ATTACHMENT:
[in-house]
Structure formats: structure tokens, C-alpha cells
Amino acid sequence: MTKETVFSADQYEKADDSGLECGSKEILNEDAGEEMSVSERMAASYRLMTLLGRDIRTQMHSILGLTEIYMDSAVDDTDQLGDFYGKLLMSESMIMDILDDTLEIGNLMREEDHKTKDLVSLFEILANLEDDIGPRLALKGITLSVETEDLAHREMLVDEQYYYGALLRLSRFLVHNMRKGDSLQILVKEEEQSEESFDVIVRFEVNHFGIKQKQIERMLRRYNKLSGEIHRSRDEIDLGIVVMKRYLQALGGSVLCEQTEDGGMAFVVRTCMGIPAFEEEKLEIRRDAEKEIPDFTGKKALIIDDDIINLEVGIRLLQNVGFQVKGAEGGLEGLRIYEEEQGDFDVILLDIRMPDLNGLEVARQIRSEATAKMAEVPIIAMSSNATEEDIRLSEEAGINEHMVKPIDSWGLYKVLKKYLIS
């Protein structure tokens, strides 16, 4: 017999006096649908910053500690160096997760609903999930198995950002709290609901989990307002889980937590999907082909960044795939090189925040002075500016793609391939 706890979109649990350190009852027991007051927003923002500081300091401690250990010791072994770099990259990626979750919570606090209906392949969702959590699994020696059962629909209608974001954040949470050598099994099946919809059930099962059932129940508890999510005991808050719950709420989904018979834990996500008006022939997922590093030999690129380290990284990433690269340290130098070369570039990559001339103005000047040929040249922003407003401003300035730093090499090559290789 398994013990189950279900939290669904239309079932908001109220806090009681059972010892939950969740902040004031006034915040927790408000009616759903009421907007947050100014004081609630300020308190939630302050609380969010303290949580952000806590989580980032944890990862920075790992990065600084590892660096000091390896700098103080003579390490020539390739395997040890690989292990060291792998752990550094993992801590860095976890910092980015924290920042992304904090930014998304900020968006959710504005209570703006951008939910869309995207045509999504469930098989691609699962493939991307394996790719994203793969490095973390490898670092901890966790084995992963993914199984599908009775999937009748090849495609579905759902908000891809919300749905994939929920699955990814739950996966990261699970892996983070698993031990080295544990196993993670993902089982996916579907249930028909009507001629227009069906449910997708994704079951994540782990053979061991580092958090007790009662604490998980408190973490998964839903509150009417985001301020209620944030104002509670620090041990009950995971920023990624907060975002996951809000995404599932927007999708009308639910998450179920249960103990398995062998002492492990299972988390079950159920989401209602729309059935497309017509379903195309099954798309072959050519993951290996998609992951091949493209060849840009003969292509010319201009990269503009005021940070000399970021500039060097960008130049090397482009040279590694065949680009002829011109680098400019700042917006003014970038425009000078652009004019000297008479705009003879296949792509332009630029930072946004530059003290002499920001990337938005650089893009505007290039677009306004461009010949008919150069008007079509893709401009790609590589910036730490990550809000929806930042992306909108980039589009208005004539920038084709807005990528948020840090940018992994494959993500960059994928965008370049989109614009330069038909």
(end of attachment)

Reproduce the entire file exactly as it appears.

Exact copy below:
[in-house]
Structure formats: structure tokens, C-alpha cells
Amino acid sequence: MTKETVFSADQYEKADDSGLECGSKEILNEDAGEEMSVSERMAASYRLMTLLGRDIRTQMHSILGLTEIYMDSAVDDTDQLGDFYGKLLMSESMIMDILDDTLEIGNLMREEDHKTKDLVSLFEILANLEDDIGPRLALKGITLSVETEDLAHREMLVDEQYYYGALLRLSRFLVHNMRKGDSLQILVKEEEQSEESFDVIVRFEVNHFGIKQKQIERMLRRYNKLSGEIHRSRDEIDLGIVVMKRYLQALGGSVLCEQTEDGGMAFVVRTCMGIPAFEEEKLEIRRDAEKEIPDFTGKKALIIDDDIINLEVGIRLLQNVGFQVKGAEGGLEGLRIYEEEQGDFDVILLDIRMPDLNGLEVARQIRSEATAKMAEVPIIAMSSNATEEDIRLSEEAGINEHMVKPIDSWGLYKVLKKYLIS
């Protein structure tokens, strides 16, 4: 017999006096649908910053500690160096997760609903999930198995950002709290609901989990307002889980937590999907082909960044795939090189925040002075500016793609391939 706890979109649990350190009852027991007051927003923002500081300091401690250990010791072994770099990259990626979750919570606090209906392949969702959590699994020696059962629909209608974001954040949470050598099994099946919809059930099962059932129940508890999510005991808050719950709420989904018979834990996500008006022939997922590093030999690129380290990284990433690269340290130098070369570039990559001339103005000047040929040249922003407003401003300035730093090499090559290789 398994013990189950279900939290669904239309079932908001109220806090009681059972010892939950969740902040004031006034915040927790408000009616759903009421907007947050100014004081609630300020308190939630302050609380969010303290949580952000806590989580980032944890990862920075790992990065600084590892660096000091390896700098103080003579390490020539390739395997040890690989292990060291792998752990550094993992801590860095976890910092980015924290920042992304904090930014998304900020968006959710504005209570703006951008939910869309995207045509999504469930098989691609699962493939991307394996790719994203793969490095973390490898670092901890966790084995992963993914199984599908009775999937009748090849495609579905759902908000891809919300749905994939929920699955990814739950996966990261699970892996983070698993031990080295544990196993993670993902089982996916579907249930028909009507001629227009069906449910997708994704079951994540782990053979061991580092958090007790009662604490998980408190973490998964839903509150009417985001301020209620944030104002509670620090041990009950995971920023990624907060975002996951809000995404599932927007999708009308639910998450179920249960103990398995062998002492492990299972988390079950159920989401209602729309059935497309017509379903195309099954798309072959050519993951290996998609992951091949493209060849840009003969292509010319201009990269503009005021940070000399970021500039060097960008130049090397482009040279590694065949680009002829011109680098400019700042917006003014970038425009000078652009004019000297008479705009003879296949792509332009630029930072946004530059003290002499920001990337938005650089893009505007290039677009306004461009010949008919150069008007079509893709401009790609590589910036730490990550809000929806930042992306909108980039589009208005004539920038084709807005990528948020840090940018992994494959993500960059994928965008370049989109614009330069038909």